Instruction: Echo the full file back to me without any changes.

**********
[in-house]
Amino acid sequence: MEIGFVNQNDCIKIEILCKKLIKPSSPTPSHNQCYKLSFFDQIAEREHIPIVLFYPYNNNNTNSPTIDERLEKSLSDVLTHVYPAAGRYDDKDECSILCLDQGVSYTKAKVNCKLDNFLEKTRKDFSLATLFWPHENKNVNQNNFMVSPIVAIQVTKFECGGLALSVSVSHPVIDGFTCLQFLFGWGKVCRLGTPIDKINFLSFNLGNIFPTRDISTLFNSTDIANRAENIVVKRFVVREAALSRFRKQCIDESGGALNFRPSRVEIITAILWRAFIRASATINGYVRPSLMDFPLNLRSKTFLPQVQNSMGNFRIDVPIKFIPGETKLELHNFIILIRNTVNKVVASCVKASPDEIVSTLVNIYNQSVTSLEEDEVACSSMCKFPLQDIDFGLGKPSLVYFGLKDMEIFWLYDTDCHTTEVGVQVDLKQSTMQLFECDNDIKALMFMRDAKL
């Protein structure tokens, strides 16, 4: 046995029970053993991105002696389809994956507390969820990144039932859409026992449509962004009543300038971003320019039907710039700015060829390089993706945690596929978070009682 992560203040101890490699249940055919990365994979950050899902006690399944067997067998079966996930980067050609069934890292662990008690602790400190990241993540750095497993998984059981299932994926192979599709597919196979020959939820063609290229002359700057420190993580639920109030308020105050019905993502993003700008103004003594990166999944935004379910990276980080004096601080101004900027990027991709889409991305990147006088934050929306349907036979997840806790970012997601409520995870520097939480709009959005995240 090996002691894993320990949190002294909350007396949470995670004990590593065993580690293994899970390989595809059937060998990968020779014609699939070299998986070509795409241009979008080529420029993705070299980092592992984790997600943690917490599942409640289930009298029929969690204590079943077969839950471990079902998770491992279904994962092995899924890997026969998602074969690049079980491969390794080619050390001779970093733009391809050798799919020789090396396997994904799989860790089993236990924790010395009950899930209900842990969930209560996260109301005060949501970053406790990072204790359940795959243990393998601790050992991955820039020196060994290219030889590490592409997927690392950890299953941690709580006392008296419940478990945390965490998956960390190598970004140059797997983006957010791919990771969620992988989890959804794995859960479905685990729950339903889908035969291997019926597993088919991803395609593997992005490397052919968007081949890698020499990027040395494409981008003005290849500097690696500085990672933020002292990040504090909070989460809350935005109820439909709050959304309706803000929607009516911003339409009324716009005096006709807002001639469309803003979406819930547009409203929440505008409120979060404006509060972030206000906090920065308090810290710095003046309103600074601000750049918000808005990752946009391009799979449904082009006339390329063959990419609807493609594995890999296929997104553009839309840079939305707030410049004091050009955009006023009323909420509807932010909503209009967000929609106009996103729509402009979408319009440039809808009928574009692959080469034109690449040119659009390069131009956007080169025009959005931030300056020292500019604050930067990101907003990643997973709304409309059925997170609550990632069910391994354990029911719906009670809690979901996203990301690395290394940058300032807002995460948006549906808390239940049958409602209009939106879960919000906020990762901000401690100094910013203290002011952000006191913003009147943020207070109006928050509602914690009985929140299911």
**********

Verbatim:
[in-house]
Amino acid sequence: MEIGFVNQNDCIKIEILCKKLIKPSSPTPSHNQCYKLSFFDQIAEREHIPIVLFYPYNNNNTNSPTIDERLEKSLSDVLTHVYPAAGRYDDKDECSILCLDQGVSYTKAKVNCKLDNFLEKTRKDFSLATLFWPHENKNVNQNNFMVSPIVAIQVTKFECGGLALSVSVSHPVIDGFTCLQFLFGWGKVCRLGTPIDKINFLSFNLGNIFPTRDISTLFNSTDIANRAENIVVKRFVVREAALSRFRKQCIDESGGALNFRPSRVEIITAILWRAFIRASATINGYVRPSLMDFPLNLRSKTFLPQVQNSMGNFRIDVPIKFIPGETKLELHNFIILIRNTVNKVVASCVKASPDEIVSTLVNIYNQSVTSLEEDEVACSSMCKFPLQDIDFGLGKPSLVYFGLKDMEIFWLYDTDCHTTEVGVQVDLKQSTMQLFECDNDIKALMFMRDAKL
């Protein structure tokens, strides 16, 4: 046995029970053993991105002696389809994956507390969820990144039932859409026992449509962004009543300038971003320019039907710039700015060829390089993706945690596929978070009682 992560203040101890490699249940055919990365994979950050899902006690399944067997067998079966996930980067050609069934890292662990008690602790400190990241993540750095497993998984059981299932994926192979599709597919196979020959939820063609290229002359700057420190993580639920109030308020105050019905993502993003700008103004003594990166999944935004379910990276980080004096601080101004900027990027991709889409991305990147006088934050929306349907036979997840806790970012997601409520995870520097939480709009959005995240 090996002691894993320990949190002294909350007396949470995670004990590593065993580690293994899970390989595809059937060998990968020779014609699939070299998986070509795409241009979008080529420029993705070299980092592992984790997600943690917490599942409640289930009298029929969690204590079943077969839950471990079902998770491992279904994962092995899924890997026969998602074969690049079980491969390794080619050390001779970093733009391809050798799919020789090396396997994904799989860790089993236990924790010395009950899930209900842990969930209560996260109301005060949501970053406790990072204790359940795959243990393998601790050992991955820039020196060994290219030889590490592409997927690392950890299953941690709580006392008296419940478990945390965490998956960390190598970004140059797997983006957010791919990771969620992988989890959804794995859960479905685990729950339903889908035969291997019926597993088919991803395609593997992005490397052919968007081949890698020499990027040395494409981008003005290849500097690696500085990672933020002292990040504090909070989460809350935005109820439909709050959304309706803000929607009516911003339409009324716009005096006709807002001639469309803003979406819930547009409203929440505008409120979060404006509060972030206000906090920065308090810290710095003046309103600074601000750049918000808005990752946009391009799979449904082009006339390329063959990419609807493609594995890999296929997104553009839309840079939305707030410049004091050009955009006023009323909420509807932010909503209009967000929609106009996103729509402009979408319009440039809808009928574009692959080469034109690449040119659009390069131009956007080169025009959005931030300056020292500019604050930067990101907003990643997973709304409309059925997170609550990632069910391994354990029911719906009670809690979901996203990301690395290394940058300032807002995460948006549906808390239940049958409602209009939106879960919000906020990762901000401690100094910013203290002011952000006191913003009147943020207070109006928050509602914690009985929140299911």